Mice travel over their entire territory daily, investigating each change or new object that may be placed there. They have poor vision, so their activity patterns rely heavily on smell, taste, touch, and hearing. Mice will use their long sensitive whiskers near the nose and hairs on the body as tactile sensors, allowing them to travel in the dark, adjacent to walls inside burrows.
Mice also have an excellent sense of balance, enabling them to walk along telephone wires, ropes and similar thin objects. They are excellent jumpers, capable of leaping at least 12” vertically and can rebound off of a vertical surface, using it as a spring board to gain additional height. They can run up almost any vertical surface; wood, brick, weathered sheet metal, cables, etc. and can easily travel for a considerable distance hanging upside down.
Although they are good swimmers, mice tend to take to water only if left with no other alternative. Mice are basically nocturnal in nature.
House mice breed throughout the year and can become pregnant within 48 hours of producing a litter. There are usually about 6 mice to a litter and females may produce as many as ten litters (about 50 young) per year. It takes 18 to 21 days for gestation, and 35 days for a mouse to mature. Most mice live anywhere from 15 to 18 months.
They make their nests out of the same types of soft materials as rats, and as many as 3 females may use the same nest. They commonly nest in insulation in attics, also in stoves and under refrigerators. Mice do not travel far from their nest, about 12 to 20 feet.
Mice normally feed 15 to 20 times per day and will eat pretty much anything a human will eat. They prefer cereal or seed, but will also gnaw through insulation or wires, sheet rock, storage boxes, etc. They are nibblers which means they will do small amounts of damage to many food items in the ”home range", rather than doing extensive damage to a single item. They have two main feeding periods, at dusk and just before dawn. They have to consume about 10% to 15% of their body weight every 24 hours and require extremely small amounts of water.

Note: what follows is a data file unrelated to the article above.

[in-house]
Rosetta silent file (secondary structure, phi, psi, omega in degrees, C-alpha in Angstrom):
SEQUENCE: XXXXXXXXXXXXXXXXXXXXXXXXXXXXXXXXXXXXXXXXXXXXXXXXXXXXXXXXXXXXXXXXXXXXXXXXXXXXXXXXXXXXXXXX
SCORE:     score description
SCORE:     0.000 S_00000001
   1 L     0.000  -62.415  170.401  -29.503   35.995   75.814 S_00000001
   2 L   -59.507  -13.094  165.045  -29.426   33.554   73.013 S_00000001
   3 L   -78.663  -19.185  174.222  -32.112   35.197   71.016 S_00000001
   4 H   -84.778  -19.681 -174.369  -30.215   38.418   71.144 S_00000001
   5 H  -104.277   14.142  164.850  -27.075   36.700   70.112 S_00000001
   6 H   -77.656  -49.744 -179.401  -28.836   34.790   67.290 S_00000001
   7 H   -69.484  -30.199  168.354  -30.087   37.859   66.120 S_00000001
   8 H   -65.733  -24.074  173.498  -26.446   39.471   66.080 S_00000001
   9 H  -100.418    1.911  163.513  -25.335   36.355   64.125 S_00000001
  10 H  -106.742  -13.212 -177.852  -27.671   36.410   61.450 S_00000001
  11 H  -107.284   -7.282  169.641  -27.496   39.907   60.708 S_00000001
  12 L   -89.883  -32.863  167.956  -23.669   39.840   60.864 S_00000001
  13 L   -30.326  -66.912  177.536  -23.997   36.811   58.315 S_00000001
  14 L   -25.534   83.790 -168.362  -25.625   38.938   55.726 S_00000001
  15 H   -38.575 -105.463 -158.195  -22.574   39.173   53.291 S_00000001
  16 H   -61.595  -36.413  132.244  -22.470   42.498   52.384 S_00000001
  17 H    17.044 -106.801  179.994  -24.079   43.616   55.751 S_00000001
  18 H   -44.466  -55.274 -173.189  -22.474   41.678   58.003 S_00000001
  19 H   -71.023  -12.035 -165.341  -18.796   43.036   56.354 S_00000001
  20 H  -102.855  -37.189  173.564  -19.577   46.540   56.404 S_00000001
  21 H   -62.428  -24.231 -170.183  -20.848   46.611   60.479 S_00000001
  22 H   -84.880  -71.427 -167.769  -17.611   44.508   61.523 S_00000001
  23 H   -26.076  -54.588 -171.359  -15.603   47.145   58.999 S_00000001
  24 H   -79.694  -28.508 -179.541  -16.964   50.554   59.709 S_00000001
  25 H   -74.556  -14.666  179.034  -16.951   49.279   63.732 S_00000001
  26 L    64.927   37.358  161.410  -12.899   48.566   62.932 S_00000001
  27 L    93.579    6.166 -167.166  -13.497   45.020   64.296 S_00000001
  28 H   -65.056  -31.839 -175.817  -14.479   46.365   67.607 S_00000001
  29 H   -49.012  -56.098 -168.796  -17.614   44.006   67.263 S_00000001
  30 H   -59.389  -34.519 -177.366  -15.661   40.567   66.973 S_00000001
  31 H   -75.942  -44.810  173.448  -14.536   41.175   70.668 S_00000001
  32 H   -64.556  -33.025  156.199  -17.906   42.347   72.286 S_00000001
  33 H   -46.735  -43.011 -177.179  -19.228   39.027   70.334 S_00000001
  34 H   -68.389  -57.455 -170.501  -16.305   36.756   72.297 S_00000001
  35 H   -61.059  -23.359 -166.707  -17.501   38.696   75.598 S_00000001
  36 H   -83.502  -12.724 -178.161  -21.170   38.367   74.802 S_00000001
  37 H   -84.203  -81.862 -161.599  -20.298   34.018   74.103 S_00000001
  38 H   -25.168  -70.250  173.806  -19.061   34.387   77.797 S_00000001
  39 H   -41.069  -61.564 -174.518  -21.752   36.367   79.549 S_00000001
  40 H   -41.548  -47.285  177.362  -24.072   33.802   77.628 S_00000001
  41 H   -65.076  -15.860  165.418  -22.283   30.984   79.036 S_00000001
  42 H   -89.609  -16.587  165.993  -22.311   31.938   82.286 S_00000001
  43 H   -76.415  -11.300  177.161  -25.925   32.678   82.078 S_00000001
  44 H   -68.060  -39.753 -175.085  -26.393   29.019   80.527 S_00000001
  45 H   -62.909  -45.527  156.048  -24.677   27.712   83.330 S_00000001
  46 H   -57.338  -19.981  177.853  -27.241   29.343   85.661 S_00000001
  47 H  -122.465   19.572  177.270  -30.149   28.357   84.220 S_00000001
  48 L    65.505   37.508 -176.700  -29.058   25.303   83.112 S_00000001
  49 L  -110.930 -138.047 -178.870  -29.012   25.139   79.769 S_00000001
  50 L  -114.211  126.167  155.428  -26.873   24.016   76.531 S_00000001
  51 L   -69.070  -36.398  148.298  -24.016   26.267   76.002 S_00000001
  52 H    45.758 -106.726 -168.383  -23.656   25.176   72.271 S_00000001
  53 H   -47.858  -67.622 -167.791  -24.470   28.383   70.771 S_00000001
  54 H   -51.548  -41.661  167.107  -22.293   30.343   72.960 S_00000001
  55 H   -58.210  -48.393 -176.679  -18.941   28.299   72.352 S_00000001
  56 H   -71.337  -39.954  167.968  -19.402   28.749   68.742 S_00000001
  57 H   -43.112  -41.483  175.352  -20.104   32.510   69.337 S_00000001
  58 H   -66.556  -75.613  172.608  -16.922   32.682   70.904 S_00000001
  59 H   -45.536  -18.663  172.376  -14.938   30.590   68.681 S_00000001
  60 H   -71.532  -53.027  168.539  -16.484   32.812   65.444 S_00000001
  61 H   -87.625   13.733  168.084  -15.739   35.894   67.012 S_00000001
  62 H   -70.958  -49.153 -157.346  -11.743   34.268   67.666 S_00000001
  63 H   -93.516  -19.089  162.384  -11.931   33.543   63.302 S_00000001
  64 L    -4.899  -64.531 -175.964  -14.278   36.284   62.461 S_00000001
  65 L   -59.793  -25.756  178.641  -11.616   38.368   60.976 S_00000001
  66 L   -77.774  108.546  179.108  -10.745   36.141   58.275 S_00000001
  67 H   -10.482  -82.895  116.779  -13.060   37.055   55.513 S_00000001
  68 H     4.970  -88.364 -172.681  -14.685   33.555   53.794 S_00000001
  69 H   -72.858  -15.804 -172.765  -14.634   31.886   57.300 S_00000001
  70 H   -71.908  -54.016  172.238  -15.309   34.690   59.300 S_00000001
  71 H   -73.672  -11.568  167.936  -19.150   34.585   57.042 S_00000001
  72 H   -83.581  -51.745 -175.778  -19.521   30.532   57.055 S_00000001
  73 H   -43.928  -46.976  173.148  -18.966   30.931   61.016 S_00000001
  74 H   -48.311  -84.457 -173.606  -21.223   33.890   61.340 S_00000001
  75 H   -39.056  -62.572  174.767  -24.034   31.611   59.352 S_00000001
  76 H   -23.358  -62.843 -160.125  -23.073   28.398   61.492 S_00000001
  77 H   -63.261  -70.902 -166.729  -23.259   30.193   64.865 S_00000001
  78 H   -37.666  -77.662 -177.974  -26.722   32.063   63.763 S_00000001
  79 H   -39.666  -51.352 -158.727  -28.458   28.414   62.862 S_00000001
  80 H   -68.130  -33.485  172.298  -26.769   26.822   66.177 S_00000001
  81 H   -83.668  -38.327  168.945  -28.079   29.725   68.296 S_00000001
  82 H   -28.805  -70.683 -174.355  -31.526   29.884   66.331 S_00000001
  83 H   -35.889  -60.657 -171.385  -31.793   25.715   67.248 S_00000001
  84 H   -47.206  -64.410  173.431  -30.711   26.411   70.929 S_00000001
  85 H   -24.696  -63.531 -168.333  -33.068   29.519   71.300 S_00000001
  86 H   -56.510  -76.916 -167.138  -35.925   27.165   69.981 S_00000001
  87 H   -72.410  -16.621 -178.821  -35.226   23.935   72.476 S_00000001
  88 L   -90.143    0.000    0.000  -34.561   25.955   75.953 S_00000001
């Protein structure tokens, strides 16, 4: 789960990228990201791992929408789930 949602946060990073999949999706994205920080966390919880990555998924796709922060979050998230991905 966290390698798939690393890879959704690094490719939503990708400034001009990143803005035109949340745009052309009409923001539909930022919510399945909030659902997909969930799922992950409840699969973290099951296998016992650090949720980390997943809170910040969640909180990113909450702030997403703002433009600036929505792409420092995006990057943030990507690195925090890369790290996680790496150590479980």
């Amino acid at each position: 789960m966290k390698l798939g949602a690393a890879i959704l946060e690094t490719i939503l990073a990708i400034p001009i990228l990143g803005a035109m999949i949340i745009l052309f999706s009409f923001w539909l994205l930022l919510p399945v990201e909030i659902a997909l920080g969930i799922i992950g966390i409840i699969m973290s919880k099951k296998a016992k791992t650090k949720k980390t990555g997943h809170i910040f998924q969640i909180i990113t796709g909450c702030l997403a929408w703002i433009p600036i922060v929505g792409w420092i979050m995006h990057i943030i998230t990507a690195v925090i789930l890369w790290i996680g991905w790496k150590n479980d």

Mice droppings sometimes are confused with droppings from the larger species of roaches, such as the American roach. They are smooth with pointed ends, and are 1/8th to 1/4 inch long. In six months, one pair of mice can eat about 4 pounds of food and during that period produce some 18,000 fecal droppings.
Deer mice are a primary vector of hantaviral infections which cause hemorrhagic fevers.
Mice may infect food with their droppings transmitting such organisms as salmonella and the microscopic eggs of tapeworms.
Mice transmit disease in a number of ways including biting, infecting human food with their droppings or urine, indirectly via the dog or cat and bloodsucking insects.
Good sanitation is essential for effective long term control. Since they can enter any opening larger than 1/4”, it makes it virtually impossible to completely mouse-proof a building.
The control of mice can be widely varied, depending on the individual situation. It may range from physically altering the conditions allowing the infestation, such as covering holes, filling cracks, etc. to baiting or trapping.
Your Burge Pest Control technician will determine the best means of control for your home or business.